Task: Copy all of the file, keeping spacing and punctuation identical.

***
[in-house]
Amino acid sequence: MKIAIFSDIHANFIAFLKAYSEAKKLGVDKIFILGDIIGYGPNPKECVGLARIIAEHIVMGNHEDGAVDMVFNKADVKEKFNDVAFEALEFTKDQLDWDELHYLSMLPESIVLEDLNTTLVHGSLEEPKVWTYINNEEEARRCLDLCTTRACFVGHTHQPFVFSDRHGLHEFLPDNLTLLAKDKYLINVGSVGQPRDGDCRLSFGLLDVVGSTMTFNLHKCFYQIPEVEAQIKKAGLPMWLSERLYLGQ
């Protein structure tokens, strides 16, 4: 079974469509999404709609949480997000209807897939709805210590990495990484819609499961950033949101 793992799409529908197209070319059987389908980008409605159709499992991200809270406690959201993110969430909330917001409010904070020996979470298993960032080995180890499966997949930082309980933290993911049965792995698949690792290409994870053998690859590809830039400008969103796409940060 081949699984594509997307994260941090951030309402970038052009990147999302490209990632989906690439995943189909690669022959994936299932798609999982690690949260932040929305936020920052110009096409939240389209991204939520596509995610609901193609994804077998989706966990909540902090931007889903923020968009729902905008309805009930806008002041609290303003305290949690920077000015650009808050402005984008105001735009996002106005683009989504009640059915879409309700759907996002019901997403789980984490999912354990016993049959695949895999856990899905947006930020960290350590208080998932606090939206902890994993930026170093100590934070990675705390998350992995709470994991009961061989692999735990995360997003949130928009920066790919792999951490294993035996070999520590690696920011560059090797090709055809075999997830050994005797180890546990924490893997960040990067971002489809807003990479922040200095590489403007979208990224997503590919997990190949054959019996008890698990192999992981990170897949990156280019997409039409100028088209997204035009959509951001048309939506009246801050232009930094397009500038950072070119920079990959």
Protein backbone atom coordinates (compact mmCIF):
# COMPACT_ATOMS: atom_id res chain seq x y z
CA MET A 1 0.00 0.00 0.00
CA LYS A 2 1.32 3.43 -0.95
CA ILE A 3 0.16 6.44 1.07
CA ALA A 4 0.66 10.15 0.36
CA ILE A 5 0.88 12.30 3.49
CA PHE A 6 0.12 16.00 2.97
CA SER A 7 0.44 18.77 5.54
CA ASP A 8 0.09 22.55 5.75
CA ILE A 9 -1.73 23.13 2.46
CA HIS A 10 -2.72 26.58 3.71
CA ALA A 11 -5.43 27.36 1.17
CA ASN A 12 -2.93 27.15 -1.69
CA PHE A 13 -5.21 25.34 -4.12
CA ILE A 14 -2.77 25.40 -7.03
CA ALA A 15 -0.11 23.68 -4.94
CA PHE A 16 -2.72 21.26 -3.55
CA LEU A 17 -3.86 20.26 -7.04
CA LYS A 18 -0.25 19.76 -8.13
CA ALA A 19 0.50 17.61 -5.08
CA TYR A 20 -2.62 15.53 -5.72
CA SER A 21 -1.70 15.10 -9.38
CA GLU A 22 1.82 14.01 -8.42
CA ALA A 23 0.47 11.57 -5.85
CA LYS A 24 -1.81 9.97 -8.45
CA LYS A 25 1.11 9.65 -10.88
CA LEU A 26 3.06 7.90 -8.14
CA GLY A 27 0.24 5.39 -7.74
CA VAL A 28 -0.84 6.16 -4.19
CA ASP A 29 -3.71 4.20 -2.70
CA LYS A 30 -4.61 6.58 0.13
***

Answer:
[in-house]
Amino acid sequence: MKIAIFSDIHANFIAFLKAYSEAKKLGVDKIFILGDIIGYGPNPKECVGLARIIAEHIVMGNHEDGAVDMVFNKADVKEKFNDVAFEALEFTKDQLDWDELHYLSMLPESIVLEDLNTTLVHGSLEEPKVWTYINNEEEARRCLDLCTTRACFVGHTHQPFVFSDRHGLHEFLPDNLTLLAKDKYLINVGSVGQPRDGDCRLSFGLLDVVGSTMTFNLHKCFYQIPEVEAQIKKAGLPMWLSERLYLGQ
């Protein structure tokens, strides 16, 4: 079974469509999404709609949480997000209807897939709805210590990495990484819609499961950033949101 793992799409529908197209070319059987389908980008409605159709499992991200809270406690959201993110969430909330917001409010904070020996979470298993960032080995180890499966997949930082309980933290993911049965792995698949690792290409994870053998690859590809830039400008969103796409940060 081949699984594509997307994260941090951030309402970038052009990147999302490209990632989906690439995943189909690669022959994936299932798609999982690690949260932040929305936020920052110009096409939240389209991204939520596509995610609901193609994804077998989706966990909540902090931007889903923020968009729902905008309805009930806008002041609290303003305290949690920077000015650009808050402005984008105001735009996002106005683009989504009640059915879409309700759907996002019901997403789980984490999912354990016993049959695949895999856990899905947006930020960290350590208080998932606090939206902890994993930026170093100590934070990675705390998350992995709470994991009961061989692999735990995360997003949130928009920066790919792999951490294993035996070999520590690696920011560059090797090709055809075999997830050994005797180890546990924490893997960040990067971002489809807003990479922040200095590489403007979208990224997503590919997990190949054959019996008890698990192999992981990170897949990156280019997409039409100028088209997204035009959509951001048309939506009246801050232009930094397009500038950072070119920079990959």
Protein backbone atom coordinates (compact mmCIF):
# COMPACT_ATOMS: atom_id res chain seq x y z
CA MET A 1 0.00 0.00 0.00
CA LYS A 2 1.32 3.43 -0.95
CA ILE A 3 0.16 6.44 1.07
CA ALA A 4 0.66 10.15 0.36
CA ILE A 5 0.88 12.30 3.49
CA PHE A 6 0.12 16.00 2.97
CA SER A 7 0.44 18.77 5.54
CA ASP A 8 0.09 22.55 5.75
CA ILE A 9 -1.73 23.13 2.46
CA HIS A 10 -2.72 26.58 3.71
CA ALA A 11 -5.43 27.36 1.17
CA ASN A 12 -2.93 27.15 -1.69
CA PHE A 13 -5.21 25.34 -4.12
CA ILE A 14 -2.77 25.40 -7.03
CA ALA A 15 -0.11 23.68 -4.94
CA PHE A 16 -2.72 21.26 -3.55
CA LEU A 17 -3.86 20.26 -7.04
CA LYS A 18 -0.25 19.76 -8.13
CA ALA A 19 0.50 17.61 -5.08
CA TYR A 20 -2.62 15.53 -5.72
CA SER A 21 -1.70 15.10 -9.38
CA GLU A 22 1.82 14.01 -8.42
CA ALA A 23 0.47 11.57 -5.85
CA LYS A 24 -1.81 9.97 -8.45
CA LYS A 25 1.11 9.65 -10.88
CA LEU A 26 3.06 7.90 -8.14
CA GLY A 27 0.24 5.39 -7.74
CA VAL A 28 -0.84 6.16 -4.19
CA ASP A 29 -3.71 4.20 -2.70
CA LYS A 30 -4.61 6.58 0.13